Well you might post some of your system specs, someone with considerably more knowledge might spot something.
Also, if you still have the download isos' then you could try checking the md5sums - corrupted iso images are one of the "old cherrys'" when it comes to installing distros that've been downloaded. the md5sums are what? 15 maybe 20 characters long, and you'd only need 1 incorrect character and it potentially causes these kind of problems.
Don't forget if this is your first "go" at linux, you're at the bottom of the learning curve and you could easily try different distros - that said, I have mainly been mandrake/mandriva based since I started, but I recently wanted to see what all the fuss was about with KDE 3.4 (mandriva 2005LE uses 3.3), so I just got a mate to burn a copy of the discs that he'd got installed (SuSE 9.3) to try. It's quite similar in what it can do by default, but some things are done differently e.g. the package manager works differently etc.
A quick search would find you plenty of places that can sell you "cheap" discs (they'll be download versions that have been verified as OK and burned).
I suggest this, because the only discs I've ever had problems with have been ones that I've burned myself (under linux), but that's probably because I don't know how to use the apps properly.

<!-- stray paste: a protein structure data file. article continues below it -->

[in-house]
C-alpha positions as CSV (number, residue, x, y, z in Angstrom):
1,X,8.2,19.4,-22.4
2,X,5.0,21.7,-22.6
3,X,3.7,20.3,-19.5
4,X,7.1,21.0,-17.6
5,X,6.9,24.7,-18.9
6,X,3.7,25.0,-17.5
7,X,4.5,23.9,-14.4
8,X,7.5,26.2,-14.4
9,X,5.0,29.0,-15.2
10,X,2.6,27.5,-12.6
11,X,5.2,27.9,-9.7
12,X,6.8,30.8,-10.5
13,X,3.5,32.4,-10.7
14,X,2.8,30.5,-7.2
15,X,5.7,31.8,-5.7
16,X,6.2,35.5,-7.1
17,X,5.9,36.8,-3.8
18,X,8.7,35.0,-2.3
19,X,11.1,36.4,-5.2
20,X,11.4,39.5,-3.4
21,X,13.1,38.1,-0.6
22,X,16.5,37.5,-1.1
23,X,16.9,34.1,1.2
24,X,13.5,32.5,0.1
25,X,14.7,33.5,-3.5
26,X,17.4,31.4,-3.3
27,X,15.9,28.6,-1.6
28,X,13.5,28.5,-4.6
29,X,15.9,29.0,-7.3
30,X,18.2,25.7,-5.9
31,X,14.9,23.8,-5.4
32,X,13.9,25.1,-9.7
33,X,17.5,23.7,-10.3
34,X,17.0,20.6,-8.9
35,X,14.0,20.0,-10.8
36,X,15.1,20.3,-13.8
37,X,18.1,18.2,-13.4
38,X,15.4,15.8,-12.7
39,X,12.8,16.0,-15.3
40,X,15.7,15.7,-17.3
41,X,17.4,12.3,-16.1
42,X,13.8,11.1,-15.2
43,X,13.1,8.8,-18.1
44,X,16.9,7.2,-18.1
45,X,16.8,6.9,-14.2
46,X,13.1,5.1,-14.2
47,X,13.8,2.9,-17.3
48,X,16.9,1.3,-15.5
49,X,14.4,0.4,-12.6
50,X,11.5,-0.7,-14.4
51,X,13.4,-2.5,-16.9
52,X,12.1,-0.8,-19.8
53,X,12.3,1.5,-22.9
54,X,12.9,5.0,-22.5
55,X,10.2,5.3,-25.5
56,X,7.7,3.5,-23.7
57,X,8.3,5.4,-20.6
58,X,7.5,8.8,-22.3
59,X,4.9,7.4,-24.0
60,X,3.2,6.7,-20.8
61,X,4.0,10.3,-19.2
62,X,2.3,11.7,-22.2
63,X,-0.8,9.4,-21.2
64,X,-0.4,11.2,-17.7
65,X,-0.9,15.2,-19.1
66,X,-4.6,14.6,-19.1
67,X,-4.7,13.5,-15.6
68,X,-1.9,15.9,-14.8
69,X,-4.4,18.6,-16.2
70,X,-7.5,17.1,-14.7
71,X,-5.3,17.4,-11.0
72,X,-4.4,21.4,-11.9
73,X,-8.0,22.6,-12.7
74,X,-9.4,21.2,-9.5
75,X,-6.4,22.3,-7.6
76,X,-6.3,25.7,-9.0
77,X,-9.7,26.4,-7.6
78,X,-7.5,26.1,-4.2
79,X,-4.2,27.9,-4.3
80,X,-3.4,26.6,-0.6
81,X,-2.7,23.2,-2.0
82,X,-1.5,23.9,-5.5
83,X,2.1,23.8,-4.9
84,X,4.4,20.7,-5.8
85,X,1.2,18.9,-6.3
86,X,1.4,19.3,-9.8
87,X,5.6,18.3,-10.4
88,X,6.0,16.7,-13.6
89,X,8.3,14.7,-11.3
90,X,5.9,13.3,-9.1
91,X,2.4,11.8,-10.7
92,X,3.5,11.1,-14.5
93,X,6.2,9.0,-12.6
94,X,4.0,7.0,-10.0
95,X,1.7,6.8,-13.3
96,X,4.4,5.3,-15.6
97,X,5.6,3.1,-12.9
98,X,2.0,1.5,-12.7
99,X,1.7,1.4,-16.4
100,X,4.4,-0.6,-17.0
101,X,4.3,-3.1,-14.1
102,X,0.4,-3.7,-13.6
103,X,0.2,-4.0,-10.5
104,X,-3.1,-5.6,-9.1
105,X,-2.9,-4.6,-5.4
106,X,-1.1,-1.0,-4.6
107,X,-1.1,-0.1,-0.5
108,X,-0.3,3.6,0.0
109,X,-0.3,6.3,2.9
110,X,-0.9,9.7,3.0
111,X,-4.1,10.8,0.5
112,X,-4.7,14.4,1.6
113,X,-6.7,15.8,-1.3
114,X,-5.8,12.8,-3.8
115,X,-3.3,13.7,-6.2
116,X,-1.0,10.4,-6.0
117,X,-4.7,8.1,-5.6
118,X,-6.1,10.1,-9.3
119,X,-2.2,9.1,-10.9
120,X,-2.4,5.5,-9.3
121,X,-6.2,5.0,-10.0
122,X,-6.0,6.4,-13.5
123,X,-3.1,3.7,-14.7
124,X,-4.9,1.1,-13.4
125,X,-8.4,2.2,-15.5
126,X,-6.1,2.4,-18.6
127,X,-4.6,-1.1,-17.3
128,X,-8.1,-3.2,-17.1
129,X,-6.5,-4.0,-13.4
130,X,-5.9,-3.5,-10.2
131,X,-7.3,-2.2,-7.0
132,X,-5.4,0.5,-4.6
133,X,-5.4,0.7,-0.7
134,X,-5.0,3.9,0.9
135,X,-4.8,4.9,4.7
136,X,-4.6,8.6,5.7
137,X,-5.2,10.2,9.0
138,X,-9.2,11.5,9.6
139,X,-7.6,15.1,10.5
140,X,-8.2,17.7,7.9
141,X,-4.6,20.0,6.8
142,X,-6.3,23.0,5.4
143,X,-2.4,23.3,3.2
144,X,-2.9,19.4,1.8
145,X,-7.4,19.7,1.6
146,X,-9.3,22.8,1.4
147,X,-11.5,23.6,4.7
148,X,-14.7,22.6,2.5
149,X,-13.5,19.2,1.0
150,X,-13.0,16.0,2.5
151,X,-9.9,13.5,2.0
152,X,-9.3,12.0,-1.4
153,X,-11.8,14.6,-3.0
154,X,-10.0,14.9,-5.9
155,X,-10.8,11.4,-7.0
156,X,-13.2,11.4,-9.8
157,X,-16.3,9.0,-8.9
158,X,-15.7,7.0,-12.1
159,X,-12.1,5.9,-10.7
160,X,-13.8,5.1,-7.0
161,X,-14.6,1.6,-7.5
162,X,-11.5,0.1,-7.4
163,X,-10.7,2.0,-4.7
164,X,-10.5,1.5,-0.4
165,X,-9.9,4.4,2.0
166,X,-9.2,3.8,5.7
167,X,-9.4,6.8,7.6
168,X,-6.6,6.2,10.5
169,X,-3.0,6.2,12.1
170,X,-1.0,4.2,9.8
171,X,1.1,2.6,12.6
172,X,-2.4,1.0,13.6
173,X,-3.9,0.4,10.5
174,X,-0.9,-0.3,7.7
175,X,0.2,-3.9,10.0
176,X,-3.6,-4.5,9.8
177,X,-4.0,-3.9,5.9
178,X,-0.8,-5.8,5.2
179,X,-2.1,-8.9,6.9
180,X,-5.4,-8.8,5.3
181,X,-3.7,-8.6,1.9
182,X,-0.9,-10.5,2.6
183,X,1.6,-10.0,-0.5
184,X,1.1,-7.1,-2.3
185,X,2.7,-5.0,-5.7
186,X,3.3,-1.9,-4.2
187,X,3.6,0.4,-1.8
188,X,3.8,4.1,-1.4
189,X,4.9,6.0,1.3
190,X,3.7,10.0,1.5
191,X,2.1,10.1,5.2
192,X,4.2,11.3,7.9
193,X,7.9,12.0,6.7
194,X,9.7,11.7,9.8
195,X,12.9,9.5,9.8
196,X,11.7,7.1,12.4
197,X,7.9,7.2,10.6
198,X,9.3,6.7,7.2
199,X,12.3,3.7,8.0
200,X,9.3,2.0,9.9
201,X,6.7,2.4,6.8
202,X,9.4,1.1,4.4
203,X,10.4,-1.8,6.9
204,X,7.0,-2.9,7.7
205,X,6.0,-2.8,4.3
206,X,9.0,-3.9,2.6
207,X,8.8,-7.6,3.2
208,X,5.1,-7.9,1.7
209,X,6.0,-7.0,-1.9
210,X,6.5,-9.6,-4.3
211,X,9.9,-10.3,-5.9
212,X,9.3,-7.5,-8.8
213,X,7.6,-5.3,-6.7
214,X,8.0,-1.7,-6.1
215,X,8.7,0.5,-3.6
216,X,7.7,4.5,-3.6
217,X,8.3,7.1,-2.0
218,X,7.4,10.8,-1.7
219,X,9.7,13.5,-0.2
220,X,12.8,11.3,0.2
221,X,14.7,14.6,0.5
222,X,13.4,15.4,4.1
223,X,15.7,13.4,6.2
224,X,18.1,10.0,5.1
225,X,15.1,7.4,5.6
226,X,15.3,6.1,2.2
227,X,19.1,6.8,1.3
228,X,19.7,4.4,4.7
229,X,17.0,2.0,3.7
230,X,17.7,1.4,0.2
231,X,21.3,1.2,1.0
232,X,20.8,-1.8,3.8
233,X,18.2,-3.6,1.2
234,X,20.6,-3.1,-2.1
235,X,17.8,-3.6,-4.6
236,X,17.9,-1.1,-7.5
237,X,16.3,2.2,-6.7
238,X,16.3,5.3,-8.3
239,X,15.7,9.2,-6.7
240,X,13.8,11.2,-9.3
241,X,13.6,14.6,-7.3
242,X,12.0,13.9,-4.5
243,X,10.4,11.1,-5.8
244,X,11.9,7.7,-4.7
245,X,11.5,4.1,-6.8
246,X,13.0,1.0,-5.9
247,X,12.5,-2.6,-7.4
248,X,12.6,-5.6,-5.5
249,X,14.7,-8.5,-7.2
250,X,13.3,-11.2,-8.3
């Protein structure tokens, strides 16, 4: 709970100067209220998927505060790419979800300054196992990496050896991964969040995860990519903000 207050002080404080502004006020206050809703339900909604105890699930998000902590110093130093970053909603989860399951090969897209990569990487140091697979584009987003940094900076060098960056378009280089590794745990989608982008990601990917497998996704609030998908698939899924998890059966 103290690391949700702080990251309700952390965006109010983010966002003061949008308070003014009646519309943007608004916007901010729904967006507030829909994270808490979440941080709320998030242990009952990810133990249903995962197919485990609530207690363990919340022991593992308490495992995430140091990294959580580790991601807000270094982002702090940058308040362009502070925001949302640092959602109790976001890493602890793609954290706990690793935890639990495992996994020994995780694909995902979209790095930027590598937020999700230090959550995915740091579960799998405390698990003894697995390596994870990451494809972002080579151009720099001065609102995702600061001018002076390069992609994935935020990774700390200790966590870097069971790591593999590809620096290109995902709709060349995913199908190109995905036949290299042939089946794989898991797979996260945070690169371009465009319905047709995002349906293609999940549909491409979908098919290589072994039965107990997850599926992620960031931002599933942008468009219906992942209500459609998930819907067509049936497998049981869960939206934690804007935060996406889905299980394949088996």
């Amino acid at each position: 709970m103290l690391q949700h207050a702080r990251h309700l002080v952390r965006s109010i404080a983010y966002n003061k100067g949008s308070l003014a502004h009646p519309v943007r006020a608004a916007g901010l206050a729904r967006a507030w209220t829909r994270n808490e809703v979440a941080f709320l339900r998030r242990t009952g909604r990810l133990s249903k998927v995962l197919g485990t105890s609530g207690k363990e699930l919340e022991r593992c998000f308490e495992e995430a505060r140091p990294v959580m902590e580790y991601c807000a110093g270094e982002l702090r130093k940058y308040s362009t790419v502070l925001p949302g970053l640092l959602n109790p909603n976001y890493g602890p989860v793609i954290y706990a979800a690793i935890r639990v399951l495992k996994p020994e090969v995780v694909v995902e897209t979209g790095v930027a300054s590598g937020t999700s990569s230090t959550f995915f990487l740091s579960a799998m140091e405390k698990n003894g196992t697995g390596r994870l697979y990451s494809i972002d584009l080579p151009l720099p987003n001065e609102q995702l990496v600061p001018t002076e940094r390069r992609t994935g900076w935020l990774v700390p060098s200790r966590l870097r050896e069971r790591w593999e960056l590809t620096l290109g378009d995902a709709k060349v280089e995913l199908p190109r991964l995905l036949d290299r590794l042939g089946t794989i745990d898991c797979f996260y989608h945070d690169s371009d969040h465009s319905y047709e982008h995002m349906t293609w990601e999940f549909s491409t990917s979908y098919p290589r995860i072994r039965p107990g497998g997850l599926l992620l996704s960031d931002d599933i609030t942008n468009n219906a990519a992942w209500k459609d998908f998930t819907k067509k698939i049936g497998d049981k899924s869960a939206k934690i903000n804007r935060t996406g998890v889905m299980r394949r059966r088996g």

Another place to look is "Mandriva Users"
they don't tend to answer as quickly as you get here at LQ, but LQ is considerably bigger. maybe something there????
OK, I've just had a quick look at mandrivausers and it all points toward either a bad download or a bad burn. Apparently the hdlist is the headers list for rpms (the packages it needs to install are in "rpm" format - a mandrivised version thats different from redhat/fedora or SuSE versions), so that would explain why it stops where it does, the installer doesn't know what or where to install next.
I know it's a pisser to have to redownload, but if you get the image and the md5sum for each file, you can either try the md5summer app I suggested if you've only windows, or if you already have a linux install, you can also just move to which ever directory you downloaded the iso to and then do md5sum (name of downloaded file - but without the brackets) and hit enter, a couple of minutes later it should chuck out the md5sum number for you to compare.
So sorry to be the bringer of crap news but everything points in that direction (and yes, even if I rev my connection to 2 megs, it still takes me about 2 hours per iso to download the little suckaz!).
Maybe that helps some ?
p.s. also don't know how much "cheap" discs will cost in your part of the US, but last time I got some (gentoo linux), it was 2 quid including the postage (about 5$'s or so). You'd have to surf for the nearest supplier - Sorry!